iv.  Does not boast: (Greek:  “Perpereuomai” – “to be vainglorious” “to be boastful”). Love does not sound its own praise. It is humble and does not try to exalt self. One in whose heart there is true love, remembers always the life and death of Jesus. This instantly repels every thought or suggestion that would lead to self-glorification. The true love that is the gift of the Spirit looks upon every good thing as a gift from God and bestowed by Him, and hence there is no reason for vain boasting because of possessing any gift from God.

 

v.   Not proud: (Greek: ‘Phusioo’“to puff up” “to inflate”) Metaphorically, “to make proud”. Love does not admit of inflating self or another with vanity; it does not produce a condition of conceit and self-exaltation. This expression points to the subjective state of pride and self-exaltation that often marks those possessed of superior knowledge and abilities (see 1 Cor. 8:1). Love does not involve in mental self-esteem, laying claim to having the best gifts and in that way ministering to vainglory. It does not produce ideas of self-importance, nor seek and relish the flattery of others for something accomplished.

 

  1. Not unbecoming: Apostle Paul used the expression: “Doth not behave itself unseemly” (1Cor. 13:5). This is a reference to the Greek word: “aschemoneo” – “to act unbecomingly” “to behave dishonestly”. In the Greek Septuagint (LXX), the word is used with the meaning “to be naked” (see Ezek. 16:7, 22). Love is never uncivil, rude or unmannerly. It is never associated with any behaviour that offends the sensibilities of others. Christ in His earthly ministry was ever mindful of the feelings of men. He always acted with courtesy and propriety toward all, therefore every true follower of the Lord should be courteous always, never responding to the prompting of the natural heart to repay rudeness and harshness with discourtesy. Love always searches for that which is right and proper or becoming in all the relations of life, because it seeks to promote the happiness of others, and this of necessity, leads to avoidance of everything that would cause offence or interfere with true enjoyment. The Christians’ personal opinions, desires and practices are supplanted by love in the interest of the comfort, convenience and happiness of others.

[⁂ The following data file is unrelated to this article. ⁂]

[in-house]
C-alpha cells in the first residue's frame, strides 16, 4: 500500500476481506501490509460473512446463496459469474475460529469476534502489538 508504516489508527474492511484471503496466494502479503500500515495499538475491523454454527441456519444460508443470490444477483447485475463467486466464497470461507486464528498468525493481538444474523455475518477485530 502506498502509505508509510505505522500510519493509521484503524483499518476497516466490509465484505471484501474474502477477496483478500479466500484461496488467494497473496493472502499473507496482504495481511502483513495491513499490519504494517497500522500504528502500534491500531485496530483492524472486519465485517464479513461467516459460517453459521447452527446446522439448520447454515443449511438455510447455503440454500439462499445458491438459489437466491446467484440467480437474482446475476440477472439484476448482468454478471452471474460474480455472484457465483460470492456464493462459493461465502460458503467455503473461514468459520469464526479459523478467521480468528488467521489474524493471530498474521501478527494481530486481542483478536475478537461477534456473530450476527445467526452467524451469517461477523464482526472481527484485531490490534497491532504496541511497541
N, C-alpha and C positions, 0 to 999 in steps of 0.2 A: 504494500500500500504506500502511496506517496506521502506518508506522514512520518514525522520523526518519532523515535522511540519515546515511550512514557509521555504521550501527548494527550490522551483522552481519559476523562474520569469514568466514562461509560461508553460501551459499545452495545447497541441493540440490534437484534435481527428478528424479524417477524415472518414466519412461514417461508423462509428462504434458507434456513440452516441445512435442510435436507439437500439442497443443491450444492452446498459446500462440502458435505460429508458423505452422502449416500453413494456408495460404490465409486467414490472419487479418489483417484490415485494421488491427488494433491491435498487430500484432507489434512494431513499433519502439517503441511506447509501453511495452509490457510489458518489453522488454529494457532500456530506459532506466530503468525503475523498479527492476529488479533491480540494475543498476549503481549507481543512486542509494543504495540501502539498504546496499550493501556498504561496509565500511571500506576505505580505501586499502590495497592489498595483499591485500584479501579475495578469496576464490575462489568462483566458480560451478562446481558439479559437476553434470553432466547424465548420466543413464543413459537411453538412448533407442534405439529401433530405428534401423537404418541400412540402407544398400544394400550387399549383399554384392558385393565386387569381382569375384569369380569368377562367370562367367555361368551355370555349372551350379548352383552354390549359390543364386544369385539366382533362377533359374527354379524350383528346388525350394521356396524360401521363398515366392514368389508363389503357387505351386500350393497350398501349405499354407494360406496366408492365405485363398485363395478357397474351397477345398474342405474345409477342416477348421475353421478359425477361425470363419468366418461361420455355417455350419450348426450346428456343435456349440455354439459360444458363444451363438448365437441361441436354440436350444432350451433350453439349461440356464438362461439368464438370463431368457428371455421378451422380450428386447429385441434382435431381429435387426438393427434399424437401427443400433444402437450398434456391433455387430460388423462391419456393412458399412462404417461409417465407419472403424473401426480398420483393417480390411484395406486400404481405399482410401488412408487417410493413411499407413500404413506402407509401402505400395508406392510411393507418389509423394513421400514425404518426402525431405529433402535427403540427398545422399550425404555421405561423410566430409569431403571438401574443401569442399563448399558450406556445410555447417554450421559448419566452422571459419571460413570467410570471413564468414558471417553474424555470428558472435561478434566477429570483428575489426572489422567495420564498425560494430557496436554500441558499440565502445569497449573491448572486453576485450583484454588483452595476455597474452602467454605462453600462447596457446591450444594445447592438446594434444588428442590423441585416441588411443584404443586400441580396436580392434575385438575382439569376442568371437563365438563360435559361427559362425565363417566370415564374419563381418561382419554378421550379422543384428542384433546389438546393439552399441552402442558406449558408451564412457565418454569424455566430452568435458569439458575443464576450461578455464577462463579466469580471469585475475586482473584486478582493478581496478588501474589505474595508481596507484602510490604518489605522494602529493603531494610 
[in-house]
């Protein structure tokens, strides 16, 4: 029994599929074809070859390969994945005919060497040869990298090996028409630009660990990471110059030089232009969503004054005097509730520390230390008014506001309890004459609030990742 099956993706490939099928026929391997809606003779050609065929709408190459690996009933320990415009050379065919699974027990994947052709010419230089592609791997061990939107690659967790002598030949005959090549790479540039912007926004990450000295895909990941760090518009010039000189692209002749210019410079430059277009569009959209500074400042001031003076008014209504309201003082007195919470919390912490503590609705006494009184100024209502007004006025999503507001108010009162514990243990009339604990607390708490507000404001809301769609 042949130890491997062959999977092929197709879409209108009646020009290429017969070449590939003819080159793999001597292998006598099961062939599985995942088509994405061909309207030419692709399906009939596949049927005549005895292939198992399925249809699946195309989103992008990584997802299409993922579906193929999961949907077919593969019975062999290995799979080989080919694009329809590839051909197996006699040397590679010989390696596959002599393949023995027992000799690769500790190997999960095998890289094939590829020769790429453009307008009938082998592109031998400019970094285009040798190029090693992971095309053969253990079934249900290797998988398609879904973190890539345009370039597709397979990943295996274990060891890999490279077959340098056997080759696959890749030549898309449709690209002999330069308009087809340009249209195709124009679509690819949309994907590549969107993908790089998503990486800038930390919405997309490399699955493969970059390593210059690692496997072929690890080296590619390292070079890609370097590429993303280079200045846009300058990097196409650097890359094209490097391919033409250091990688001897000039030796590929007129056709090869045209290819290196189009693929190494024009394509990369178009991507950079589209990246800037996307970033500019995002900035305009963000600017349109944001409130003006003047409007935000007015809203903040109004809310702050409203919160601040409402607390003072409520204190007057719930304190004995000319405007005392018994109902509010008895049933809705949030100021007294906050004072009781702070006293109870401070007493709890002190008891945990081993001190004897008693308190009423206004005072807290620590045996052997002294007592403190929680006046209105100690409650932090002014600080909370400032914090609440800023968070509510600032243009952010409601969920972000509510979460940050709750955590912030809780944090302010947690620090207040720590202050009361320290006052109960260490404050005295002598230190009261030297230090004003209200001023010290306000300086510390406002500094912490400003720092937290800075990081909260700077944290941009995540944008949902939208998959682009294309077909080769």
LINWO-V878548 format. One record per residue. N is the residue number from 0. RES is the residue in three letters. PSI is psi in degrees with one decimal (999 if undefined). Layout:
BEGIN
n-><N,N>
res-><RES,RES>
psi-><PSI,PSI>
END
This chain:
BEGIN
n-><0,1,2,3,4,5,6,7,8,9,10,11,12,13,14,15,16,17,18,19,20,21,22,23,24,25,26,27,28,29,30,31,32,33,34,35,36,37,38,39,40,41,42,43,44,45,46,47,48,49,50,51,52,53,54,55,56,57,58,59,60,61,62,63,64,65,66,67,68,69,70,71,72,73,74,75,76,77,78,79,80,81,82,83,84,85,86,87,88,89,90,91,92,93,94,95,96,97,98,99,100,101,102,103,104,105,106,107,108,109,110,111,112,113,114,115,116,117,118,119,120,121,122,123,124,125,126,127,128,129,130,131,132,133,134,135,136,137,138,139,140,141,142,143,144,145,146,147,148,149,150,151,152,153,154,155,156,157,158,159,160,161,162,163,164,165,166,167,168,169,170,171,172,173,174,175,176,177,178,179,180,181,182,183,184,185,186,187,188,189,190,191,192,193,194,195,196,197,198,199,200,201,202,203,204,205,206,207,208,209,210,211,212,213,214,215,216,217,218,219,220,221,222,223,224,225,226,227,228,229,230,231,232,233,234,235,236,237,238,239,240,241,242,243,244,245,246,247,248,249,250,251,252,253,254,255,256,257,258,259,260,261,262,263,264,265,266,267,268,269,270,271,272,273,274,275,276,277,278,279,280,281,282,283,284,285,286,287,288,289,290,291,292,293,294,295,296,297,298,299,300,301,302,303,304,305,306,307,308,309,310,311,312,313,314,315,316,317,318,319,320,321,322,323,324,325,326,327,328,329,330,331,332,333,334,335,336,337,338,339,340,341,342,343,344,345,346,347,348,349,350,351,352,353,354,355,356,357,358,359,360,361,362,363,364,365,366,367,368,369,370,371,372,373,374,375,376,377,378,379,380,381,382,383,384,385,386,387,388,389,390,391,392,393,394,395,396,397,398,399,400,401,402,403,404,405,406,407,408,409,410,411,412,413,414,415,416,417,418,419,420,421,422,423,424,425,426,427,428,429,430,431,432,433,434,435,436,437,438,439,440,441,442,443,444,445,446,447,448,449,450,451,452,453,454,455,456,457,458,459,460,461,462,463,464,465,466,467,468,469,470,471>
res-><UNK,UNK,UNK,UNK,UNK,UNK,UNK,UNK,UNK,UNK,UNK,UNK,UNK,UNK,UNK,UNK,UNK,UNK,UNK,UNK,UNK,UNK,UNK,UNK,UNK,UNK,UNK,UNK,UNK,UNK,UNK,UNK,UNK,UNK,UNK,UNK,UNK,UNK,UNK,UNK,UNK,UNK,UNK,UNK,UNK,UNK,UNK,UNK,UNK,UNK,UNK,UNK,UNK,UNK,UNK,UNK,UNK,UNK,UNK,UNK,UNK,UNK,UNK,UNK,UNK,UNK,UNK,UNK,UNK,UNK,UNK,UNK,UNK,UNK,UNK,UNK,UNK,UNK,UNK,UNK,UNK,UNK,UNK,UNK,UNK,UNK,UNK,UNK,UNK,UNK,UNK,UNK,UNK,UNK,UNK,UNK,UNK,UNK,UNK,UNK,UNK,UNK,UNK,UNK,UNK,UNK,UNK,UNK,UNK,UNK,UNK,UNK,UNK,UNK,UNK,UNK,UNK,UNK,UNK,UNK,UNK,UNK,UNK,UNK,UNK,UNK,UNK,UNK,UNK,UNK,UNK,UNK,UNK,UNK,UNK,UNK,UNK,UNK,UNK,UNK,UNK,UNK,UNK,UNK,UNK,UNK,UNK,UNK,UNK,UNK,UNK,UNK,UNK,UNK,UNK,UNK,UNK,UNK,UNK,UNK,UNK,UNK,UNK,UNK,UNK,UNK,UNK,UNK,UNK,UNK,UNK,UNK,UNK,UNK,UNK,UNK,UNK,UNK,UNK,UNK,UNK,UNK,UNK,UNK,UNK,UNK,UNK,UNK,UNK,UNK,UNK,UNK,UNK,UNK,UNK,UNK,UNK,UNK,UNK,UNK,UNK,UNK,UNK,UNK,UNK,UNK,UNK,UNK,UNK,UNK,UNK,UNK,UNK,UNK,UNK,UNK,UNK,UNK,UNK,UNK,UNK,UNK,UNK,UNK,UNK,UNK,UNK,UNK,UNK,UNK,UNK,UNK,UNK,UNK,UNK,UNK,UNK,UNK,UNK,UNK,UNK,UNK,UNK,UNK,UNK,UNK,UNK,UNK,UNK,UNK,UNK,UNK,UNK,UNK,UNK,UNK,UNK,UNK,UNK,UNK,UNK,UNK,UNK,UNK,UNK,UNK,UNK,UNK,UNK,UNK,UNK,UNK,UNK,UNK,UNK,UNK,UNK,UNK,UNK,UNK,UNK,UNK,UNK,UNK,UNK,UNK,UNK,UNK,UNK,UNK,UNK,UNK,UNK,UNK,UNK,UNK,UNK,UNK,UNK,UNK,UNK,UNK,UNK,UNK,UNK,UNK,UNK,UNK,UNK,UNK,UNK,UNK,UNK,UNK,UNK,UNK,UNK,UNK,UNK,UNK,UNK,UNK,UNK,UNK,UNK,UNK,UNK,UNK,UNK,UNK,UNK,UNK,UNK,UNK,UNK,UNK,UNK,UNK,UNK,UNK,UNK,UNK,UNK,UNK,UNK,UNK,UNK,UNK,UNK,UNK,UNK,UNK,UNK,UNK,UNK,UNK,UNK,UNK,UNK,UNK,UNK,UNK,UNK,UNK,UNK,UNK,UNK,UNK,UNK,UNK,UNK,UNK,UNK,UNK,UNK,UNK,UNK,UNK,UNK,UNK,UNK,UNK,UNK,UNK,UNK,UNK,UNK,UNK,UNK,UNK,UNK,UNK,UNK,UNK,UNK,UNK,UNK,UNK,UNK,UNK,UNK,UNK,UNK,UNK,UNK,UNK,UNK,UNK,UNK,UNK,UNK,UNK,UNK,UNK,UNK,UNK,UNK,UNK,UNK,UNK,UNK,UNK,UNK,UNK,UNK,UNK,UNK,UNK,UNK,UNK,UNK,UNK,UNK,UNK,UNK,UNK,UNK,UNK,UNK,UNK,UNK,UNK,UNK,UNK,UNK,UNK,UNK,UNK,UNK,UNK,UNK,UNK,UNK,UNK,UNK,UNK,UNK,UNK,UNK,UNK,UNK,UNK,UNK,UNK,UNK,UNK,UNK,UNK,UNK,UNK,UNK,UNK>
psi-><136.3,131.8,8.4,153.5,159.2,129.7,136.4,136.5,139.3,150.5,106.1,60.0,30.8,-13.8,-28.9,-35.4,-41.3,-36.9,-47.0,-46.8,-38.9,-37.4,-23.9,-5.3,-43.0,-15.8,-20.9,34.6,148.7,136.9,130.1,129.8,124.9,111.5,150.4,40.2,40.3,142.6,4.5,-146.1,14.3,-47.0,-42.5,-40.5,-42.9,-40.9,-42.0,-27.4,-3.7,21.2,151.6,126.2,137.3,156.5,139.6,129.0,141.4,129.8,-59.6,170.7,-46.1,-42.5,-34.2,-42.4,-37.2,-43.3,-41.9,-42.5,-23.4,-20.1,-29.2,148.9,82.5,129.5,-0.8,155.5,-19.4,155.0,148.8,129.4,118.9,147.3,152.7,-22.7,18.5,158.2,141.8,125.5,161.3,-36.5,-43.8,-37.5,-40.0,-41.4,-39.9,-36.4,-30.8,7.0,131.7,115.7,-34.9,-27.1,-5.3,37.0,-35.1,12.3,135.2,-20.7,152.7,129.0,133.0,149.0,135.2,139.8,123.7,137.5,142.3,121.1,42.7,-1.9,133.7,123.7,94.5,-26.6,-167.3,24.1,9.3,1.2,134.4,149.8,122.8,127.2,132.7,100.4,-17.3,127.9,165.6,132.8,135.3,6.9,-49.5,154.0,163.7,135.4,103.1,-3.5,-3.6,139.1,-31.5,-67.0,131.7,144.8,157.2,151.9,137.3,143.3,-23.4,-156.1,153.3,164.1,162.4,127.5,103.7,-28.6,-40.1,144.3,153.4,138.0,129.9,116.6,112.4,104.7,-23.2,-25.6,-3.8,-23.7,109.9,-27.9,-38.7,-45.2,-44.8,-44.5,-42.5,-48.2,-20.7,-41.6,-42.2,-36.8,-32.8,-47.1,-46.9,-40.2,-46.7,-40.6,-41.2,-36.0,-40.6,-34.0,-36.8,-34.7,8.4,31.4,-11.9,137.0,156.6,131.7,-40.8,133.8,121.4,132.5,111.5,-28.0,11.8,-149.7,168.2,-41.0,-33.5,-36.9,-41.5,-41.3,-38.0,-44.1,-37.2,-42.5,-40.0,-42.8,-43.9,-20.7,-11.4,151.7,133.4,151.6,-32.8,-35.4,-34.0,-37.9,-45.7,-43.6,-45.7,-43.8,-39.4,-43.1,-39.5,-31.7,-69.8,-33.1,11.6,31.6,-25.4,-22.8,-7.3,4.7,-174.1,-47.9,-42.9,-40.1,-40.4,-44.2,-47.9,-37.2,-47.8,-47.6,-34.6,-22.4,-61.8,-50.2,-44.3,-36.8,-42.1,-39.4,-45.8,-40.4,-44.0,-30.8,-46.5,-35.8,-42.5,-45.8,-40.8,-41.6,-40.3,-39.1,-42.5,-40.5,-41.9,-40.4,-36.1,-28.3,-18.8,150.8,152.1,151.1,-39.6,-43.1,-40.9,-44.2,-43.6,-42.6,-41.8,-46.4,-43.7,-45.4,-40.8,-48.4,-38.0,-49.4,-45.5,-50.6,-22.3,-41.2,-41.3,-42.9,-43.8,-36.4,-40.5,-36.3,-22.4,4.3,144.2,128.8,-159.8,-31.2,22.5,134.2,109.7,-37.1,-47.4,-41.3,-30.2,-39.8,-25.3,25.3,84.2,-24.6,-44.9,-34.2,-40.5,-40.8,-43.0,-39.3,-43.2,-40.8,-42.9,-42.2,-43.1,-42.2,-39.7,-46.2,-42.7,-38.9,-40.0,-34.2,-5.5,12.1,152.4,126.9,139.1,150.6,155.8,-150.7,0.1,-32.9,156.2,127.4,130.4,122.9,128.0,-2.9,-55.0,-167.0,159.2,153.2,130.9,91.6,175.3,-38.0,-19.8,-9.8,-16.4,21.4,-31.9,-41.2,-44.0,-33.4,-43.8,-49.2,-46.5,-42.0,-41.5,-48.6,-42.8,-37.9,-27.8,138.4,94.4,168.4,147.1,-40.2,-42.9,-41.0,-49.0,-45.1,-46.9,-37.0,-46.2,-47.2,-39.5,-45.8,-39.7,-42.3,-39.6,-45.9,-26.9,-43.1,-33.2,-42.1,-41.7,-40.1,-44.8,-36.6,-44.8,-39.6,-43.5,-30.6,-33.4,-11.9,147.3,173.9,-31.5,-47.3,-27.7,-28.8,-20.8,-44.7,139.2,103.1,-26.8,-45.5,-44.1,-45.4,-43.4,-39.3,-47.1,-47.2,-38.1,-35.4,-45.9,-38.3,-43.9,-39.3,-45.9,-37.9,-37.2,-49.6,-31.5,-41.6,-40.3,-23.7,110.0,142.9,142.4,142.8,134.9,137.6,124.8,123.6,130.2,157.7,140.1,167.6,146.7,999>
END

The becoming behaviour of love precludes all fanaticisms and unbalanced positions that lead to unrestrained emotional outbursts that bring the cause of God into disrepute. The statement that love never behaves unseemly proves that it is under the control of reason at all times and cannot be mere emotion or feeling. That which is simply a response to feeling or emotion and falsely called love, does that act reasonably, nor does it necessarily consider the feelings and sensibilities of others.

 

vii. Selfless: (Literarily his own (things). The exact opposite of the nature of real love is a selfish seeking after one’s own advantage, influence or honour as the great objective of life (see 1 Cor. 10:24, 33). Of all the characteristics of love, selflessness is the most difficult for the unsanctified heart to understand. Man naturally is interested – first of all in himself, and often that interest over-shadows all others, but Christ’s way – the way of love – puts self last and others first. Man’s selfish nature is one more proof that sin has completely reversed the divine order in the experience of humanity, leading men to concentrate their affections and interests on themselves (see Jer. 17:9, Rom. 7:14 – 15, 20; 8:5 – 8; James 4:4). One possessed of the selfless love of God forgets self and is completely absorbed in doing the will of God

 

Jesus “went about doing good” (Acts 10:38) proves clearly that no one can be a true Christian, who lives for himself alone or who makes it his principle object in life to promote only his own interest. A Christian is one who follows Christ’s examples, therefore, he is one who rejects the pressures of the natural heart for devotion to self and who is willing to sacrifice his own comfort, time, ease, wealth and talents to advance the welfare of mankind.

 

viii. Never provoked: In Apostle Paul’s First Epistle to the Corinthian 13:5, the word “easily” is prefixed to “provoked”. ‘Easily’ in this passage is supplied by the compilers, and apparently without warrant. It actually gives a wrong shade of meaning to the statement. Love is never provoked whether easily or otherwise, nothing can disturb the equanimity of perfect love and cause a display of annoyance, impatience or anger. To insert the word “easily” would be to suggest that there are times when a certain amount of anger, irritability or resentment are permissible, but such is not the case (see Ps. 119:165; Heb. 12:3, 1 Peter 2:23). The Christian who knows that “self”, the “natural heart” is opposed to the will of God, and that having committed himself to God, he is dead to sin and has no cause for irritation or annoyance. He simply turns everything over to God, knowing that whatever happens, he is under the watchful, loving eye of One who is controlling all things for his good. (see Rom. 6:11; 8:28; 1 Peter 5:6,7). One of the most striking effects of conversion is the remarkable change that is seen in the character of a person who was naturally irritable in disposition, resentful and readily roused to anger. Under the influence of the Holy Spirit such a one becomes mild, gentle and calm. All efforts by Satan to annoy him and make him give way to the old quick-tempered spirit, become unavailing.